Machiavelli, Volume I eBook

This eBook from the Gutenberg Project consists of approximately 456 pages of information about Machiavelli, Volume I.
his army.  Where it is to be noted, that these kinde of deaths, which follow upon the deliberation of a resolv’d and obstinate minde, cannot by a Prince be avoyded:  for every one that feares not to dye, is able to doe it; but a Prince ought to be lesse afraid of it because it very seldome falls out.  Only should he beware not to doe any extreame injury to any of those of whom he serves himself, or that he hath near about him in any imployment of his Principality, as Antonius did:  who had reproachfully slaine a brother of that Centurion; also threatned him every day, and neverthelesse entertaind him still as one of the guards of his body, which was a rash course taken, and the way to destruction, as befell him.  But let us come to Commodus for whom it was very easie to hold the Empire, by reason it descended upon him by inheritance, being Marcus his sonne, and it had been enough for him to follow his fathers footsteps, and then had he contented both the people and the soldiers:  but being of a cruell and savage disposition, whereby to exercise his actions upon the people, he gave himselfe to entertaine armies, and those in all licentiousnesse.  On the other part not maintaining his dignity, but often descending upon the stages to combate with fencers, and doing such other like base things, little worthy of the Imperiall majesty, he became contemptible in the soldiers sight; and being hated of one part, and despisd of the other, he was conspird against, and slaine.  It remaines now, that we declare Maximinus his conditions, who was a very warlike man; and the armies loathing Alexanders effeminacy, whereof I spake before, when they had slain him, chose this man Emperour, who not long continued so, because two things there were that brought him into hatred and contempt; the one because he was very base, having kept cattell in Thrace, which was well knowne to every one, and made them to scorne him; the other, because in the beginning of his Principality having delayd to goe to Rome, and enter into possession of the Imperiall throne, he had gaind the infamy of being thought exceeding cruell, having by his Prefects in Rome, and in every place of the Empire, exercisd many cruelties, insomuch that the whole world being provok’d against him to contempt for the basenesse of his blood; on the other side upon the hatred conceiv’d against him for feare of his crulty; first Affrica, afterwards the Senate, with all the people of Rome and all Italy, conspired against him, with whom his own army took part; which incamping before Aquileya, and finding some difficulty to take the town, being weary of his cruelties, and because they saw he had so many enemies, fearing him the lesse, slew him.  I purpose not to say any thing either of Heliogabalus, Macrinus, or Julian, who because they were throughly base, were sudenly extinguished:  but I will come to the conclusion of this discourse; and I say, that the Princes of our times have lesse of this difficulty to satisfie the Soldiers extraordinarily in their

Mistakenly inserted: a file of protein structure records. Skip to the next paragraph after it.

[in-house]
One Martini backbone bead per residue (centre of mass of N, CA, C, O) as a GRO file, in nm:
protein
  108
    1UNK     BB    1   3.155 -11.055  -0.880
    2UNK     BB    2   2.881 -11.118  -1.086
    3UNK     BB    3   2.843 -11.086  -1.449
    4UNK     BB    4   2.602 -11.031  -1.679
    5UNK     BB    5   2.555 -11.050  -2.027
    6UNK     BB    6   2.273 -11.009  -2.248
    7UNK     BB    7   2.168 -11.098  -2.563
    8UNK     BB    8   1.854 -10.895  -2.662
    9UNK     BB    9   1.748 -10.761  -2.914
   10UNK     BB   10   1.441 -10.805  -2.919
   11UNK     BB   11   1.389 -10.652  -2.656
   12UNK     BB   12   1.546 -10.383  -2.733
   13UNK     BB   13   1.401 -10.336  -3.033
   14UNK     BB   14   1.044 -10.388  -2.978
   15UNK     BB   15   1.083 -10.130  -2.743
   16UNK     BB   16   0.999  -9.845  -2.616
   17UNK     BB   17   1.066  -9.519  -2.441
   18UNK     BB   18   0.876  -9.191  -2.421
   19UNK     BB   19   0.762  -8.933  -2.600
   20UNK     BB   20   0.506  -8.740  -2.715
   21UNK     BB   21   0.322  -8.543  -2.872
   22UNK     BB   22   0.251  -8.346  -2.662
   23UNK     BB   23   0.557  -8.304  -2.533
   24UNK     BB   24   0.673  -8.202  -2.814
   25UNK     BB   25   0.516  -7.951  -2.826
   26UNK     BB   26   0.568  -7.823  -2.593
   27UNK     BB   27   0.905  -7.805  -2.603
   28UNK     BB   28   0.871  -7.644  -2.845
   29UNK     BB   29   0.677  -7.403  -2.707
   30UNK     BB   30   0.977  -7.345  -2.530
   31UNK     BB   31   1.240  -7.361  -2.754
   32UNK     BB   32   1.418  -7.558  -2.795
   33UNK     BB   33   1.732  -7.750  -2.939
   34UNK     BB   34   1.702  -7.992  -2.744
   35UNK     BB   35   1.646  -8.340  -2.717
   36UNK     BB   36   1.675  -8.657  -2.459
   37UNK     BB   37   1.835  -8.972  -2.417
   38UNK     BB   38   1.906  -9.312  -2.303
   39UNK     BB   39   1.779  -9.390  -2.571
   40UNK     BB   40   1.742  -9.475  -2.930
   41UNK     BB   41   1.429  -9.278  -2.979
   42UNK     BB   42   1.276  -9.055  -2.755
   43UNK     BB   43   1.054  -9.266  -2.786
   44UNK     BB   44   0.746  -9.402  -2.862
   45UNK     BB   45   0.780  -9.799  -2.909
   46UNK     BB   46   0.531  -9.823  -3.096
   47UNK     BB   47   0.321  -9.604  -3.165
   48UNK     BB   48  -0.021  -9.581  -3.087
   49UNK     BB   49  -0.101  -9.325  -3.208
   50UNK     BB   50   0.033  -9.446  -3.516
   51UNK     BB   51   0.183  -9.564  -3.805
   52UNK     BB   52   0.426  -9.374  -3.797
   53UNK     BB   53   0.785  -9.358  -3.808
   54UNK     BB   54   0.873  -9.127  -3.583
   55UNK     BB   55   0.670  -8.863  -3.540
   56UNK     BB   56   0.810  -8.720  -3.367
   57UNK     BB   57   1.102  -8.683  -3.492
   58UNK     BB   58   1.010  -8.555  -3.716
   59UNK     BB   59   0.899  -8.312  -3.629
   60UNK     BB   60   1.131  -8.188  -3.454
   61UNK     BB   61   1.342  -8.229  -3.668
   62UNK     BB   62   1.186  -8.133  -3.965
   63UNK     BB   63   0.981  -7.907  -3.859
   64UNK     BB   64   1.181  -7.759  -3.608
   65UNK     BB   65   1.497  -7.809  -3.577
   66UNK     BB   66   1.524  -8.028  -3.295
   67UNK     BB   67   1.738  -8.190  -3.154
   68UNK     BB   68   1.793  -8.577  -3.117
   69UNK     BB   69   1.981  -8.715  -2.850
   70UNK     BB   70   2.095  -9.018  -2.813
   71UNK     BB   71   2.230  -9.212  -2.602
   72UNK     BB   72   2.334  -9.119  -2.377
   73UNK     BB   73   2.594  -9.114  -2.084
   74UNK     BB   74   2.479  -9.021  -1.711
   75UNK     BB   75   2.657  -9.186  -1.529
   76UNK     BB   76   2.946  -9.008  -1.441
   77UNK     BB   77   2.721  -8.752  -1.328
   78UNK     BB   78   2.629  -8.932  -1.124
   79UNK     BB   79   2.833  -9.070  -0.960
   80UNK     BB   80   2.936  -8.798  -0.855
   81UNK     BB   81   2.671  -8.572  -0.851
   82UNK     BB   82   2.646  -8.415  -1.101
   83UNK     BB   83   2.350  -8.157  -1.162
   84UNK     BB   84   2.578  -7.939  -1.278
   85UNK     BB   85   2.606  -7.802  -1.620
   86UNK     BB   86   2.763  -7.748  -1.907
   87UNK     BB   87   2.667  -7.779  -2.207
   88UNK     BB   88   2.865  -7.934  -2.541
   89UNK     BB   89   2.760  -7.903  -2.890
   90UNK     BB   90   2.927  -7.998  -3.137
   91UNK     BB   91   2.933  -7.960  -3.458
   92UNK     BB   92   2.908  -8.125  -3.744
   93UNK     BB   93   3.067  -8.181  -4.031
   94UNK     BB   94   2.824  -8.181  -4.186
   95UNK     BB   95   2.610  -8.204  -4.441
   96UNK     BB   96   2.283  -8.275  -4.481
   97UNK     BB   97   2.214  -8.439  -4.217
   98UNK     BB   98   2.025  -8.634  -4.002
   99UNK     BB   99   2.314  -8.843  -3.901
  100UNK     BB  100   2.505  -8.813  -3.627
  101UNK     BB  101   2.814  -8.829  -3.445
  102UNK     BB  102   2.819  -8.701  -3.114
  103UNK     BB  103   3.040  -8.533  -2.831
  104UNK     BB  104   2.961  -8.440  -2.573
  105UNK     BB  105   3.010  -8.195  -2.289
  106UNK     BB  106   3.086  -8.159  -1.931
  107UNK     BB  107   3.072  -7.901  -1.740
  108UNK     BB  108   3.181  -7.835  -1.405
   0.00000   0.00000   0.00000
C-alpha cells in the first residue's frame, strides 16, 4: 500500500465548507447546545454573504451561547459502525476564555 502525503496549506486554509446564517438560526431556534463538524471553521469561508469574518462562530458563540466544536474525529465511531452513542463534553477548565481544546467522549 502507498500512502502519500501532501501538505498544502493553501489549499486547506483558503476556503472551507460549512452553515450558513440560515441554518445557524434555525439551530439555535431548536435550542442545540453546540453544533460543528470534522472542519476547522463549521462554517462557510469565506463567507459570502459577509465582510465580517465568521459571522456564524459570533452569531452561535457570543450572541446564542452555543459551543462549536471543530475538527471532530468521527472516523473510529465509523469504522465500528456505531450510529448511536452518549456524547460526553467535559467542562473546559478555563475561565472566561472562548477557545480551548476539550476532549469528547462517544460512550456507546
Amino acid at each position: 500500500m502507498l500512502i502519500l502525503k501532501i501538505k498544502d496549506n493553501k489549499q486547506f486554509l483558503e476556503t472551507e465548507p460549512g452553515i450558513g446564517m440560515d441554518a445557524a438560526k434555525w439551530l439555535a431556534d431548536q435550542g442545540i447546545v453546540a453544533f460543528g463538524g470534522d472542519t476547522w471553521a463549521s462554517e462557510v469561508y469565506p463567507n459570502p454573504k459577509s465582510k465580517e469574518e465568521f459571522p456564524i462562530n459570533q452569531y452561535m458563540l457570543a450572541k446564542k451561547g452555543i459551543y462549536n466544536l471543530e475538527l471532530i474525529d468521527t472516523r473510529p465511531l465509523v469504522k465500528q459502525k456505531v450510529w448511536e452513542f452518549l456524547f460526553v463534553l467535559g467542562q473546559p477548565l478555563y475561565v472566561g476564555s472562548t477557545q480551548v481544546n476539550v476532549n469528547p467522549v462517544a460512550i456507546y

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Machiavelli, Volume I from Project Gutenberg. Public domain.
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